Hull City Council has successfully prosecuted four residents for a number of environmental crimes across the city.
Councillor Alan Clark, portfolio holder for enforcement said:
By taking a tough stance on enforcement we can deter any potential offenders, and we encourage members of the public not to shrink from reporting any perpetrators they see. We will prosecute, and when convicted we will name and shame in the hope that we can stamp out this anti-social behaviour.
Dumping is a crime, help us and make those who do it pay for it. See it, report it, stop it.
David Towler of Victoria Avenue, Granville Street, Hull was prosecuted and ordered to pay £1,205 (£440 fine, £44 victim surcharge, and £721 investigation and clean-up costs) for failing to comply with a statutory notice served under Section 80 of the Environmental Protection Act 1990. This notice was served by the council in response to a complaint concerning the condition of the defendants property. The defendant failed to respond to any formal warning or legal notice, and works were carried out in default. These costs were subsequently recovered as part of its prosecution.
Claire Floater and Jodi Miller both of Dover Street, Hull were prosecuted and ordered to pay a total of £559 each (£440 fine, £44 victim surcharge and £75 costs) for an offence contrary to Section 110(2)(b) Environment Act 1995. This case was brought forward following a complaint from a member of the public concerning waste that has been found dumped on Raglan Street, Hull. Following an inspection, evidence was found linking Miss Floater to the offence. The council contacted both defendants who failed to respond to any communication. As a result, a decision was taken to serve a notice under Section 108 Environment Act 1995.
Scott Hailstone of Farnella Close, Selby Street, Hull was prosecuted and ordered to pay a total of £350 (£120 fine, £30 victim surcharge and £200 costs) for failing to produce a valid waste carriers licence. In accordance with Section 5(7) Control of Pollution Amendment Act 1989, all persons who collect, deal and transport wastes are lawfully required to register with the Environment Agency as a waste carrier. This case was brought forward following wastes that were found unlawfully deposited on James Reckitt Avenue. Under Section 34 Environmental Protection Act 1990 a range of legal obligations are also imposed on waste holders to take reasonable steps to ensure wastes are lawfully managed.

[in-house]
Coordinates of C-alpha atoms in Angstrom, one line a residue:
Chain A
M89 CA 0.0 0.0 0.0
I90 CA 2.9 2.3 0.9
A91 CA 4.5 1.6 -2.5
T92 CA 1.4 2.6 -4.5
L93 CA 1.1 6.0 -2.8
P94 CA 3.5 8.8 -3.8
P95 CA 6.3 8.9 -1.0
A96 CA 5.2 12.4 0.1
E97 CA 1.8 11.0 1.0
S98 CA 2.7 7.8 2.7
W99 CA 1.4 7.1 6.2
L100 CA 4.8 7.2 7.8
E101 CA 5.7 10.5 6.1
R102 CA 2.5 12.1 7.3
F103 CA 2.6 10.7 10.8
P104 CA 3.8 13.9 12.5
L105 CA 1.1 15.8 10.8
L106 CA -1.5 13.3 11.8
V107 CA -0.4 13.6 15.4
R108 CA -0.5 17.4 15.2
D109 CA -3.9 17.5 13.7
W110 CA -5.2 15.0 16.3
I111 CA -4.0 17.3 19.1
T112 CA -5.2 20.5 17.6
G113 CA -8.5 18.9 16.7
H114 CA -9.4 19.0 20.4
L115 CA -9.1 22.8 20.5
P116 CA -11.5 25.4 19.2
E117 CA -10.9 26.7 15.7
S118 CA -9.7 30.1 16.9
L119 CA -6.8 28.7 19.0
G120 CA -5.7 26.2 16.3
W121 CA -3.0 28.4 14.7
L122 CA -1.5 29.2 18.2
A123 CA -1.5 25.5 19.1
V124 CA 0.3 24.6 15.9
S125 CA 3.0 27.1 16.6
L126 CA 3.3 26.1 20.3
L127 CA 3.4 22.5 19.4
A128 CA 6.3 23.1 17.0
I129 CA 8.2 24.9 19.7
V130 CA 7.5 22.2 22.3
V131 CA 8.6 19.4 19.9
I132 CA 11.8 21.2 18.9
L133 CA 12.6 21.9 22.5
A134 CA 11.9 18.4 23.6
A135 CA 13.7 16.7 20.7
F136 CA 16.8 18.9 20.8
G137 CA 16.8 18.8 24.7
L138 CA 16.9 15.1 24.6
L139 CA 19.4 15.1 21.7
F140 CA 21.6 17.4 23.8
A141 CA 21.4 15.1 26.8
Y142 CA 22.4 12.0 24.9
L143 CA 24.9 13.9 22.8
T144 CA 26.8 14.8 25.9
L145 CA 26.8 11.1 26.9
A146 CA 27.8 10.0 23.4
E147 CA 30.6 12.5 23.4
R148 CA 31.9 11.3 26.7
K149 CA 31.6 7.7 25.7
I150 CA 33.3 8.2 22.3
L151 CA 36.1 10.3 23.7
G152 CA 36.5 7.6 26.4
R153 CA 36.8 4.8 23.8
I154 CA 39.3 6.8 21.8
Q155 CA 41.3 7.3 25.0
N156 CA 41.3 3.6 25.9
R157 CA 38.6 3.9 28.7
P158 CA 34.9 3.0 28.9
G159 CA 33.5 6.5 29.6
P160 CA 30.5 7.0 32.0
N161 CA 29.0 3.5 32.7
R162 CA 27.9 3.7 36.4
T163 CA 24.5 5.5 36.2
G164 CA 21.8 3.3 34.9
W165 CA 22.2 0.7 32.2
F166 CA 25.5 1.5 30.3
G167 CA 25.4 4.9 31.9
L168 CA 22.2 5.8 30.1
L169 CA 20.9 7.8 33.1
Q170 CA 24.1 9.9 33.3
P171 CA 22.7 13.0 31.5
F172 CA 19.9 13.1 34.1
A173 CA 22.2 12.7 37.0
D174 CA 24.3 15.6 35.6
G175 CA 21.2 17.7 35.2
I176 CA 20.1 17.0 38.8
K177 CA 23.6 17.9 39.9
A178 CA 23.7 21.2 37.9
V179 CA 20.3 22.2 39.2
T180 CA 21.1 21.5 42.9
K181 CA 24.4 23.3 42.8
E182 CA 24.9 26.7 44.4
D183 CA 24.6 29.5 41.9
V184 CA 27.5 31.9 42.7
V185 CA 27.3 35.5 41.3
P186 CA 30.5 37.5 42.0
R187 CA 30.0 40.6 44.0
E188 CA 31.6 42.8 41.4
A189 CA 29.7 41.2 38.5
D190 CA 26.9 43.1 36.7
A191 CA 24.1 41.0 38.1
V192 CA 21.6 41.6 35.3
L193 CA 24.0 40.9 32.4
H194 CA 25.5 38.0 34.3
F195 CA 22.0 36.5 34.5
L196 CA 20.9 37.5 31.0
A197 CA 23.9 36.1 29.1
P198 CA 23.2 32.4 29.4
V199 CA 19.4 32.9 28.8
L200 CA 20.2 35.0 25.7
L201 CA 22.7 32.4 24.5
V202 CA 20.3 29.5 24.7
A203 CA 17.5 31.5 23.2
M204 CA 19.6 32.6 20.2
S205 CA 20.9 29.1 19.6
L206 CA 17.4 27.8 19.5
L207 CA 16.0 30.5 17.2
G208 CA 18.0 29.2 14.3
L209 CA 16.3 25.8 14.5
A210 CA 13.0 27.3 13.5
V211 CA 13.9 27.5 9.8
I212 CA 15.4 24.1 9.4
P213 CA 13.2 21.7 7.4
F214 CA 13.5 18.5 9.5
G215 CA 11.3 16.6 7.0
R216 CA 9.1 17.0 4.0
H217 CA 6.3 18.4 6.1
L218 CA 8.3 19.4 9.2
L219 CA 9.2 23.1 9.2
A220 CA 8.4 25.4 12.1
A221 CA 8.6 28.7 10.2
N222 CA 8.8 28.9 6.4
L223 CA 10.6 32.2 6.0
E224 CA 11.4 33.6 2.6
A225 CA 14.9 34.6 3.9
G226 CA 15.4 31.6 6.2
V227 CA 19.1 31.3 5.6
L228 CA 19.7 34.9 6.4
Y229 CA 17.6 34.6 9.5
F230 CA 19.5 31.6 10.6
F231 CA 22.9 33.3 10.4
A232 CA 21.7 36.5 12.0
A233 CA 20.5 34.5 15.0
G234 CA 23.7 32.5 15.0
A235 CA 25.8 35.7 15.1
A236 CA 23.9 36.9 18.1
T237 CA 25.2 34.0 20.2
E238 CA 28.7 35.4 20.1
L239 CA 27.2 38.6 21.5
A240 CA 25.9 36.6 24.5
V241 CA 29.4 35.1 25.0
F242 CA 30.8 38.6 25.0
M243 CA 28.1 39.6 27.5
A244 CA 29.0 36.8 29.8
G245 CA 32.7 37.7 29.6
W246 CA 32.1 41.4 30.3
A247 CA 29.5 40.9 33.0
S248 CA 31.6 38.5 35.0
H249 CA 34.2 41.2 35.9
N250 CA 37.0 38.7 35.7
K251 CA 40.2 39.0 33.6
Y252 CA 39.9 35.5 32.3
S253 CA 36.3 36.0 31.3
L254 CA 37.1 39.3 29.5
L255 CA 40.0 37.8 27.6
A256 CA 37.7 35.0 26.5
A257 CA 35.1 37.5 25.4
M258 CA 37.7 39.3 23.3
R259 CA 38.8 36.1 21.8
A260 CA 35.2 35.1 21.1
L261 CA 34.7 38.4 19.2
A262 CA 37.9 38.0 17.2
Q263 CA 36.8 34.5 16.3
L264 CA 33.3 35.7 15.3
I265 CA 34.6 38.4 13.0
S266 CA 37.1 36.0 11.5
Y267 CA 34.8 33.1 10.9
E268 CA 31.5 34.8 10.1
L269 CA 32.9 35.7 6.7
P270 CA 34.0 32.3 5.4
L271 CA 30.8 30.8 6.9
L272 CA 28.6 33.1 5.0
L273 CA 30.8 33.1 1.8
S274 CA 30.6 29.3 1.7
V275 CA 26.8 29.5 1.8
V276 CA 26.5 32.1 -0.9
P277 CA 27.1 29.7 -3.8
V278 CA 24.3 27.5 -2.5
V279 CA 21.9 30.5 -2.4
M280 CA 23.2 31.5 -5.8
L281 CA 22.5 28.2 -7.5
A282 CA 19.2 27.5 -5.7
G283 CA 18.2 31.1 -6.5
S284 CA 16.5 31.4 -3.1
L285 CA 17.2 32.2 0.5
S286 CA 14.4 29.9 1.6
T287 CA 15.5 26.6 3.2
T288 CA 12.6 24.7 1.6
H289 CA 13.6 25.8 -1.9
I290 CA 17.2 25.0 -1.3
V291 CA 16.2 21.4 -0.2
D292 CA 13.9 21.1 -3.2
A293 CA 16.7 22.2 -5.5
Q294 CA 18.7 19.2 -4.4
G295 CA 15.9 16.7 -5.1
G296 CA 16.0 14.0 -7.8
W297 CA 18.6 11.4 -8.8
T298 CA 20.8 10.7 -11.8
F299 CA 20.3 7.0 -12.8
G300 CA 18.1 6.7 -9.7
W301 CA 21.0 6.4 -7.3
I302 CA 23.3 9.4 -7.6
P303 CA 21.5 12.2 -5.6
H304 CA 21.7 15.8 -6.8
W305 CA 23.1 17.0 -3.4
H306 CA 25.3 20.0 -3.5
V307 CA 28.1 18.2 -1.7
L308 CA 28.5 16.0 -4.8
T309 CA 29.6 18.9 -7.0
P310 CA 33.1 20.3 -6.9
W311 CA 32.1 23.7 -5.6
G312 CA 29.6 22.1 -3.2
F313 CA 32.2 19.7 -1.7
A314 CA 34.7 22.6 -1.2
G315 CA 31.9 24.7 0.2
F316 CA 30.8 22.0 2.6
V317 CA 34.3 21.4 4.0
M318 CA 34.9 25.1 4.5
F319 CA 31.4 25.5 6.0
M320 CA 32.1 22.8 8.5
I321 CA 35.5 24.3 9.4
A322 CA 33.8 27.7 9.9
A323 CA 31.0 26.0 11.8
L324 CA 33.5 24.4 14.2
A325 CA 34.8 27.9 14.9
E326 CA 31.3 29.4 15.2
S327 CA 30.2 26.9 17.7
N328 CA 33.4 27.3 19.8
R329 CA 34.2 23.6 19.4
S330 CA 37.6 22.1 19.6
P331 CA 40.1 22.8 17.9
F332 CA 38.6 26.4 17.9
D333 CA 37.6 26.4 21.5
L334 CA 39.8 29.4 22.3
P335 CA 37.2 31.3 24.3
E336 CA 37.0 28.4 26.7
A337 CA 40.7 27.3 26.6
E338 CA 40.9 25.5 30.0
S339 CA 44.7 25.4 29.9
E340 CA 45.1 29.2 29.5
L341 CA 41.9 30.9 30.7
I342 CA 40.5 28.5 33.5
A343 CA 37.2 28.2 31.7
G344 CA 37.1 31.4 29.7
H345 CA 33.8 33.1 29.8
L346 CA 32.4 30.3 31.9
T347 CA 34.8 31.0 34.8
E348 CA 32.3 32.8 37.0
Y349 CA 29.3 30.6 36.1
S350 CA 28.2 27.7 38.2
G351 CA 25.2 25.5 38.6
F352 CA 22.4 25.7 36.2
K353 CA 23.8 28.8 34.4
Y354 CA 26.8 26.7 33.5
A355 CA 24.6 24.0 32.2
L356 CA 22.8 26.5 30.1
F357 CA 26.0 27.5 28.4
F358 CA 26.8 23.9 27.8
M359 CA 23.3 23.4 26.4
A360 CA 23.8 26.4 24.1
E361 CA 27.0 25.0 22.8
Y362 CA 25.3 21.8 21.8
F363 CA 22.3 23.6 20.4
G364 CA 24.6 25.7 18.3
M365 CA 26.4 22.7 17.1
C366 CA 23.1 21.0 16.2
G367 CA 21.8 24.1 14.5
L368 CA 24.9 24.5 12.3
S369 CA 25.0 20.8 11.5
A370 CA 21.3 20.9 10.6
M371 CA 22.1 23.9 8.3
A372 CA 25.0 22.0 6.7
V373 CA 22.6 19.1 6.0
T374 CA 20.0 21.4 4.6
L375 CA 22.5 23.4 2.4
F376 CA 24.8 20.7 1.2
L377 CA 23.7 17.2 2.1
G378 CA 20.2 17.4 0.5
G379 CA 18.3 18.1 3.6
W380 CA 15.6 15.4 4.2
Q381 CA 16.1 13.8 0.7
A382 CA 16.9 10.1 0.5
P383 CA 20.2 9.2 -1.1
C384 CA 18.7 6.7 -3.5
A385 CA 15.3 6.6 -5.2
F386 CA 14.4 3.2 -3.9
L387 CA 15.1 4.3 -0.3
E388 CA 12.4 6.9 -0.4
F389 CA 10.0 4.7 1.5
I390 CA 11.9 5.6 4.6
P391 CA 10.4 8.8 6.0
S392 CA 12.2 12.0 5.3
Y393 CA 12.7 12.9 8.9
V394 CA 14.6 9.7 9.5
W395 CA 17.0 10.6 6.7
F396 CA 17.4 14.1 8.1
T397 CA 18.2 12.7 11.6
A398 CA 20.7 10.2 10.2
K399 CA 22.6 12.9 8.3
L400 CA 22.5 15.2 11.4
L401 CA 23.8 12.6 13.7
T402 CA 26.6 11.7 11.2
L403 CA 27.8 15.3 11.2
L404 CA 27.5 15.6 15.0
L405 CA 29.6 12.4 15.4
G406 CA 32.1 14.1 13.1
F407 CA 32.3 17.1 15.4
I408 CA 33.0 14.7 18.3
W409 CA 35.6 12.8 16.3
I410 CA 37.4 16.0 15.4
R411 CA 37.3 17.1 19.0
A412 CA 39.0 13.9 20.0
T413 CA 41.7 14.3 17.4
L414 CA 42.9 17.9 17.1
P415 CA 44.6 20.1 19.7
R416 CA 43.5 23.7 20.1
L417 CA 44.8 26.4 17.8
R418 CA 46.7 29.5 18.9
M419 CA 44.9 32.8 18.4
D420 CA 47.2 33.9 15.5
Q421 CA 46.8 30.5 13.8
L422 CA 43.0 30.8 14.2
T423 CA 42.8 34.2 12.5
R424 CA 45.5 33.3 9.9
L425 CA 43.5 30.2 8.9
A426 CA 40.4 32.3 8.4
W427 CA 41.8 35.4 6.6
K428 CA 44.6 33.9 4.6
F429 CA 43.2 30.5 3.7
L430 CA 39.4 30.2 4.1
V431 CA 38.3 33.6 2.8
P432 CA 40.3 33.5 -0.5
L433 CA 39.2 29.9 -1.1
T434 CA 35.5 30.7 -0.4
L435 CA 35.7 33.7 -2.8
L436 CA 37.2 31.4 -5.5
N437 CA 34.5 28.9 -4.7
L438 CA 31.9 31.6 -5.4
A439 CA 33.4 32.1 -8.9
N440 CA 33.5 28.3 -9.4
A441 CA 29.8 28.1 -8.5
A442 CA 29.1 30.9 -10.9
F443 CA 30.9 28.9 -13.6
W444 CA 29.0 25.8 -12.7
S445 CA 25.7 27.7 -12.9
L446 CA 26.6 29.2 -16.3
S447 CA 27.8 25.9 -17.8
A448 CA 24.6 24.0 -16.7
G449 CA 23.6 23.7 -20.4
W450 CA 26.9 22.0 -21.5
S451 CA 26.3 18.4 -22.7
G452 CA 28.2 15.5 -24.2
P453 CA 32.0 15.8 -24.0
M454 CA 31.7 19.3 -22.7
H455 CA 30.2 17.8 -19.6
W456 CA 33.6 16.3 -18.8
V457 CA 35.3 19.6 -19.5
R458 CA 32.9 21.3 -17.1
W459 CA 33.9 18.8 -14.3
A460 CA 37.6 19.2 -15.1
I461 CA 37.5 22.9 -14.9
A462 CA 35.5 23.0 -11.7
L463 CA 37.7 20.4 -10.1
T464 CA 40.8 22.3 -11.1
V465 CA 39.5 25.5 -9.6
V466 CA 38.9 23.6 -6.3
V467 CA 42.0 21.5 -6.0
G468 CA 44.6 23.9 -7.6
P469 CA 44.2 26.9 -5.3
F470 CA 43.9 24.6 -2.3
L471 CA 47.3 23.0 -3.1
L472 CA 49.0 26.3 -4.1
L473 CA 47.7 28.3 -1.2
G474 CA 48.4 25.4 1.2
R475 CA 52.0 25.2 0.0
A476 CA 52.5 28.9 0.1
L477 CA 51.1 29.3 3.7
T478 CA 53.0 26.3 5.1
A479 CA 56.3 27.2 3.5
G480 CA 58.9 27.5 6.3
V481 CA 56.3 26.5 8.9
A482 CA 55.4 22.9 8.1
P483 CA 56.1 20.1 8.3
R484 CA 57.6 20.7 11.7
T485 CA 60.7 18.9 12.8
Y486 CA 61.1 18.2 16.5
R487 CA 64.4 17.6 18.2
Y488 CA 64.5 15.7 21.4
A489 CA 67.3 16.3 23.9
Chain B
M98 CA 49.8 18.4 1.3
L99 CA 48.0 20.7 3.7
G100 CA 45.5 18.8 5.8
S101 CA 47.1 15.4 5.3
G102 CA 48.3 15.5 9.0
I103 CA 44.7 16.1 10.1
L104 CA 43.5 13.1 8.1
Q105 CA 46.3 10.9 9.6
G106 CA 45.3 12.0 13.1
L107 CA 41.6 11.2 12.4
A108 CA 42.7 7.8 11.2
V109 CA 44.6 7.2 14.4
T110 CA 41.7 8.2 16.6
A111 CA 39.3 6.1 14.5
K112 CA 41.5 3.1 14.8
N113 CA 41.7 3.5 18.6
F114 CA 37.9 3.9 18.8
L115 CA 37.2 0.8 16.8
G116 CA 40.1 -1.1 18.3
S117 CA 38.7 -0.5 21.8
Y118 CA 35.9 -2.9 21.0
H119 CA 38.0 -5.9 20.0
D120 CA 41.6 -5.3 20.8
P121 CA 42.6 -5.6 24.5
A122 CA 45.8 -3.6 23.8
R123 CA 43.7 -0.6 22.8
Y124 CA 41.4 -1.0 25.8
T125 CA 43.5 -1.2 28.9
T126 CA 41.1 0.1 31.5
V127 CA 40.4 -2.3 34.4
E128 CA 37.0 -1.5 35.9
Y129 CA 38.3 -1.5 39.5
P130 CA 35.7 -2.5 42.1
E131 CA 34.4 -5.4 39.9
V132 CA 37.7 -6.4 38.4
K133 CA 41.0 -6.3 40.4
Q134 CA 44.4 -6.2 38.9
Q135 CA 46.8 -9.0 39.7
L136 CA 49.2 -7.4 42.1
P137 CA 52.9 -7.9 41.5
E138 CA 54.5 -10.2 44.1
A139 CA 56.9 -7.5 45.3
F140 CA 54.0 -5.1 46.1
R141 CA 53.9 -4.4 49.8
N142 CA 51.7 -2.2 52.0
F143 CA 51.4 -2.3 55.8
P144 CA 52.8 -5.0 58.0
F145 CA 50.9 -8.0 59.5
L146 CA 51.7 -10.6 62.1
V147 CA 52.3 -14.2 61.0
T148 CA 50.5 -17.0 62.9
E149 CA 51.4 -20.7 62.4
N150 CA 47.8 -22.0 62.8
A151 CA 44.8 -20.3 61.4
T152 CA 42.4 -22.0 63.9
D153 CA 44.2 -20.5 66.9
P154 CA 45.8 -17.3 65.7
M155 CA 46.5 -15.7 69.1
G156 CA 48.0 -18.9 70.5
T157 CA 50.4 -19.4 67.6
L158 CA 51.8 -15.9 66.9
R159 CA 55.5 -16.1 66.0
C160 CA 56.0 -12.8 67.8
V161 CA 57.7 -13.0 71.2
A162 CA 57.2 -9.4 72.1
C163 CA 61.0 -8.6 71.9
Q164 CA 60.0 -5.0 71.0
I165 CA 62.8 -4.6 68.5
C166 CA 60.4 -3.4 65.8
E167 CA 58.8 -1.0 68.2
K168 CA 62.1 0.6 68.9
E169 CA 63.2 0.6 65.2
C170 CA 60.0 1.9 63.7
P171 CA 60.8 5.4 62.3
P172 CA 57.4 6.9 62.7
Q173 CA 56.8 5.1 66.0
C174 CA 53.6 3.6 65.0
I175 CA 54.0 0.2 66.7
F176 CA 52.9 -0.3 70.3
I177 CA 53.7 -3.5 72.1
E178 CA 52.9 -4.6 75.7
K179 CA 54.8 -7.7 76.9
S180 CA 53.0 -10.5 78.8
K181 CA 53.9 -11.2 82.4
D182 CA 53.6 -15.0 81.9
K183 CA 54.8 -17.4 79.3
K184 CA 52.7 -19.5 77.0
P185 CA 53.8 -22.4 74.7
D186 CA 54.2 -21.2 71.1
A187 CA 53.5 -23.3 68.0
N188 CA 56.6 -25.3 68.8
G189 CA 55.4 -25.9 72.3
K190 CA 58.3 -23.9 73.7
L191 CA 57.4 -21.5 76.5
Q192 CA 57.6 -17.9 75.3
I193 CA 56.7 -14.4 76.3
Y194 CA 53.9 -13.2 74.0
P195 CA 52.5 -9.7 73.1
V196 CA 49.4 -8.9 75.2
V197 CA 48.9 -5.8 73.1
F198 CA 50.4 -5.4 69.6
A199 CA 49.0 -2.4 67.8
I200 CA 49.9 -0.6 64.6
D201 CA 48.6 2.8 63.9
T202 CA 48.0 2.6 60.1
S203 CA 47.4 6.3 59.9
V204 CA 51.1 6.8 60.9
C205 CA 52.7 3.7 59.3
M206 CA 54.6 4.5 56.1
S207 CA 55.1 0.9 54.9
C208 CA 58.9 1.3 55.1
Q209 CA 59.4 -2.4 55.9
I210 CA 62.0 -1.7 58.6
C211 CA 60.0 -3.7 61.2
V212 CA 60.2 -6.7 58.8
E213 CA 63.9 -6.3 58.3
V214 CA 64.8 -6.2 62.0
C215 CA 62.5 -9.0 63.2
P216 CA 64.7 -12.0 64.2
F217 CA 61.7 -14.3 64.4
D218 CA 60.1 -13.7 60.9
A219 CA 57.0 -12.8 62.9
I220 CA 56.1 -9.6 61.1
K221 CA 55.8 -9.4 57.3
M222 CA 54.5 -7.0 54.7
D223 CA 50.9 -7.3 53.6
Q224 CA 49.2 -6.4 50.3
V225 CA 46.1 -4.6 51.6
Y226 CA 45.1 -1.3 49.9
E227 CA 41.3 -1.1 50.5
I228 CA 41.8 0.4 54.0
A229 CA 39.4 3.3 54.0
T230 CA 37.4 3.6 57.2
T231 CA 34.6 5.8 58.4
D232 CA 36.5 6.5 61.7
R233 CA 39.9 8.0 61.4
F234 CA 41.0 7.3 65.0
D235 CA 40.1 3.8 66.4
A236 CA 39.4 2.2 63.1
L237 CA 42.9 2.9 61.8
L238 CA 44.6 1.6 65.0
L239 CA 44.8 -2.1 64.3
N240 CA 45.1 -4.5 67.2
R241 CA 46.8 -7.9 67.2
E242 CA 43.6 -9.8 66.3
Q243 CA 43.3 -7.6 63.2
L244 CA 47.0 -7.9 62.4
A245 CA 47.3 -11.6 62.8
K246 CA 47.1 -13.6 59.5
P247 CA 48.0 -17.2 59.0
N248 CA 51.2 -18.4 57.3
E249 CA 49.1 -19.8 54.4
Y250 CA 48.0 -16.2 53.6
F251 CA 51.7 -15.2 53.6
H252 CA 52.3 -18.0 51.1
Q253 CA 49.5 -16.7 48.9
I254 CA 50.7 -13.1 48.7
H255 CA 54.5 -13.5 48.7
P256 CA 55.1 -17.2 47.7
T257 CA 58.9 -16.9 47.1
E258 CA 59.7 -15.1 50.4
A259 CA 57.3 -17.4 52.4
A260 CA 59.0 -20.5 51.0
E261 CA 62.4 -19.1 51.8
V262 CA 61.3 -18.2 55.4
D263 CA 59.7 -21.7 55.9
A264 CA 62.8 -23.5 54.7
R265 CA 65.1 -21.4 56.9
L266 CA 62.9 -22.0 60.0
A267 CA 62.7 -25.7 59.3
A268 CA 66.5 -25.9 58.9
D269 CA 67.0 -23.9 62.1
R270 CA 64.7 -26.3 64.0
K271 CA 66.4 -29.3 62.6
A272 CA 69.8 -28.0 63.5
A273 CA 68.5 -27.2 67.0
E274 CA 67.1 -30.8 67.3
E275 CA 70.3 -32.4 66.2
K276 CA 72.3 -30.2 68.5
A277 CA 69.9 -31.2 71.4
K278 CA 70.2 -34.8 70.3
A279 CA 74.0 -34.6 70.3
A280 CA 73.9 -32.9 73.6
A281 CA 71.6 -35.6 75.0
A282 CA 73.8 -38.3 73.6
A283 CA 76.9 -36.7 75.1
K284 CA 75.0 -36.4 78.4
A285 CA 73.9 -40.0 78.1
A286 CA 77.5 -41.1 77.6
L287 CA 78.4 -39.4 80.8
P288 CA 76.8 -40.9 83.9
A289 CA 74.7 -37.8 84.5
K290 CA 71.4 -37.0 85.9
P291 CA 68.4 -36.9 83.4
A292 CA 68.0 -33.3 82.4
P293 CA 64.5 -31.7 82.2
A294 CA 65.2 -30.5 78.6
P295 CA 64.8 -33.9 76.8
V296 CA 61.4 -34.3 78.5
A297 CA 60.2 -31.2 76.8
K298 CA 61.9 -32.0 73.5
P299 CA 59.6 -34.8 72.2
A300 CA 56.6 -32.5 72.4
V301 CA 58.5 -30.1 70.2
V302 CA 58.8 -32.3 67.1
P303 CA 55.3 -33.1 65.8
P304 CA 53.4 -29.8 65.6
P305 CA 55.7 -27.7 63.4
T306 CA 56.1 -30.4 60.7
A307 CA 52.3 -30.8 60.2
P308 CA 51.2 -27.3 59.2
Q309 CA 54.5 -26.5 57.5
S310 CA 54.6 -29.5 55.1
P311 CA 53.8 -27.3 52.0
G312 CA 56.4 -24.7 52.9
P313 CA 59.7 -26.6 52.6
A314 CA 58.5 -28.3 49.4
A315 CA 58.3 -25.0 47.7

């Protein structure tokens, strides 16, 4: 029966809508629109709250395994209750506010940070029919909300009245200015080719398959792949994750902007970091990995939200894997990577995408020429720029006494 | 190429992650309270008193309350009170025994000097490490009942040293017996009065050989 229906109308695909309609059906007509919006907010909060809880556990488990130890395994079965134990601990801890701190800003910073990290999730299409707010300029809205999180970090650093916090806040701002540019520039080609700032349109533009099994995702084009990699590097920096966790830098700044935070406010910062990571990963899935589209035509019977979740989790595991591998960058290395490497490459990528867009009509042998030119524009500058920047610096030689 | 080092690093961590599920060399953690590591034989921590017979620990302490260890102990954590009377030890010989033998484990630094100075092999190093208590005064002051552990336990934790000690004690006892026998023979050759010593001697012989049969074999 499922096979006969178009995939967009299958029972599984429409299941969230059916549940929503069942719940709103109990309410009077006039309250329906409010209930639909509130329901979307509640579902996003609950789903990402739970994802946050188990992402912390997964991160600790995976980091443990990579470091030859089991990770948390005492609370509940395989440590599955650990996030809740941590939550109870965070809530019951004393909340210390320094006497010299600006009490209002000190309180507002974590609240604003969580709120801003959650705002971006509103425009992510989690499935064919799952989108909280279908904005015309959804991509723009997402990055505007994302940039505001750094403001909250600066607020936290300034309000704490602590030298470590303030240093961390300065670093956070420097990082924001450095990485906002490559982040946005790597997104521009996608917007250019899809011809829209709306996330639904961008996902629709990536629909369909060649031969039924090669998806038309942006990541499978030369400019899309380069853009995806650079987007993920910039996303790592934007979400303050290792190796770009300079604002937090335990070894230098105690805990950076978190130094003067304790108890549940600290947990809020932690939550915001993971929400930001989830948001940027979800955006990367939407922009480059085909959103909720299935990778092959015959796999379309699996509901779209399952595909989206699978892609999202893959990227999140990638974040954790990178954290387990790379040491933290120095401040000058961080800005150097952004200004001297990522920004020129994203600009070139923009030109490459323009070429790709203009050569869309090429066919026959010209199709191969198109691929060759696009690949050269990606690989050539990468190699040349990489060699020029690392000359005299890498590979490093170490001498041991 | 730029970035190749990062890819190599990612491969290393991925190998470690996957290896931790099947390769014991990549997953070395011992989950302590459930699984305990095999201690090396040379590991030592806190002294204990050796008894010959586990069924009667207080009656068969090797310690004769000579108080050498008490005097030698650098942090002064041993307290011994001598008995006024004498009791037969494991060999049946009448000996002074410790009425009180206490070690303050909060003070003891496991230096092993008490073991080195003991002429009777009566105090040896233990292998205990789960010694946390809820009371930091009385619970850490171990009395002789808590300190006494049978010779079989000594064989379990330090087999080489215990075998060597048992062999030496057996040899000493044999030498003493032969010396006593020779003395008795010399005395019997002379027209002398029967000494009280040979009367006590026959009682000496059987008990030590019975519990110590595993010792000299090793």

If you are unsure of how to dispose of your excess rubbish, see our handy guide of dos and donts below:
Dispose of excess household rubbish using one of the councils free house waste and recycling centres
If you pay someone to take your waste, then check that they are registered carriers by asking for a copy of their certificate, or via https://www.gov.uk/find-registered-waste-carrier or by calling03708 506 506
Ask where the rubbish will be disposed of. If they say a facility provided by the council, then do not give them your waste as this is illegal
Record any details of the persons and vehicle used to remove your waste e.g. registration number, make, model, colour etc.
Always get a receipt (also known as a controlled waste transfer notes that will confirm where the wastes have come from, who they are, how its being removed and transported and where its being taken to be disposed or recycled)
If possible, try and pay by cheque as it can be traced and keep a description (ideally take pictures) of the rubbish being removed
Use anyone who cold calls at your property or leaves a card it is your responsibility to do the relevant checks
Give anyone your rubbish without first checking they are authorised to take your waste
Assume people who advertise online, in the local media or shops are legitimate – always check before giving them your rubbish
Give your rubbish to anyone that you do not trust or suspect may be acting unlawfully
Be fooled. If the price sounds too good to be true, then it probably is, and remember this will end up costing you more in court fines and costs